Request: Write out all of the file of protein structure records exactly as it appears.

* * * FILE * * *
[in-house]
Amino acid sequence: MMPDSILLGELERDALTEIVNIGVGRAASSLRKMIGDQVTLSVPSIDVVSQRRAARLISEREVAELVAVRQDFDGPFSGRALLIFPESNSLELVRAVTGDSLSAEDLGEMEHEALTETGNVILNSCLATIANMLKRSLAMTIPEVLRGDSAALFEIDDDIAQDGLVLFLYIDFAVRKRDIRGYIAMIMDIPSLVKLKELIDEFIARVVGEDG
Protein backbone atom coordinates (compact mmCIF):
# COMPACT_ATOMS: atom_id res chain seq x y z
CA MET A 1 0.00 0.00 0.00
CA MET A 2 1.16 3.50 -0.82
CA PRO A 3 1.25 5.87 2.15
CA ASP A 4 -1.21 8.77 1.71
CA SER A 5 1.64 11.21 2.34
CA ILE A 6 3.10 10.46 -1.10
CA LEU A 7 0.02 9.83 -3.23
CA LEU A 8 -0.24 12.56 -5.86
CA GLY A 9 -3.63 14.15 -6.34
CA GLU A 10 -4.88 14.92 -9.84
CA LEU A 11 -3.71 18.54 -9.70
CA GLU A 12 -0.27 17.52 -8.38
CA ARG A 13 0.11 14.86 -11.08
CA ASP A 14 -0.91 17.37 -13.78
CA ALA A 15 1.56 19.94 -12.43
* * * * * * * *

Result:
[in-house]
Amino acid sequence: MMPDSILLGELERDALTEIVNIGVGRAASSLRKMIGDQVTLSVPSIDVVSQRRAARLISEREVAELVAVRQDFDGPFSGRALLIFPESNSLELVRAVTGDSLSAEDLGEMEHEALTETGNVILNSCLATIANMLKRSLAMTIPEVLRGDSAALFEIDDDIAQDGLVLFLYIDFAVRKRDIRGYIAMIMDIPSLVKLKELIDEFIARVVGEDG
Protein backbone atom coordinates (compact mmCIF):
# COMPACT_ATOMS: atom_id res chain seq x y z
CA MET A 1 0.00 0.00 0.00
CA MET A 2 1.16 3.50 -0.82
CA PRO A 3 1.25 5.87 2.15
CA ASP A 4 -1.21 8.77 1.71
CA SER A 5 1.64 11.21 2.34
CA ILE A 6 3.10 10.46 -1.10
CA LEU A 7 0.02 9.83 -3.23
CA LEU A 8 -0.24 12.56 -5.86
CA GLY A 9 -3.63 14.15 -6.34
CA GLU A 10 -4.88 14.92 -9.84
CA LEU A 11 -3.71 18.54 -9.70
CA GLU A 12 -0.27 17.52 -8.38
CA ARG A 13 0.11 14.86 -11.08
CA ASP A 14 -0.91 17.37 -13.78
CA ALA A 15 1.56 19.94 -12.43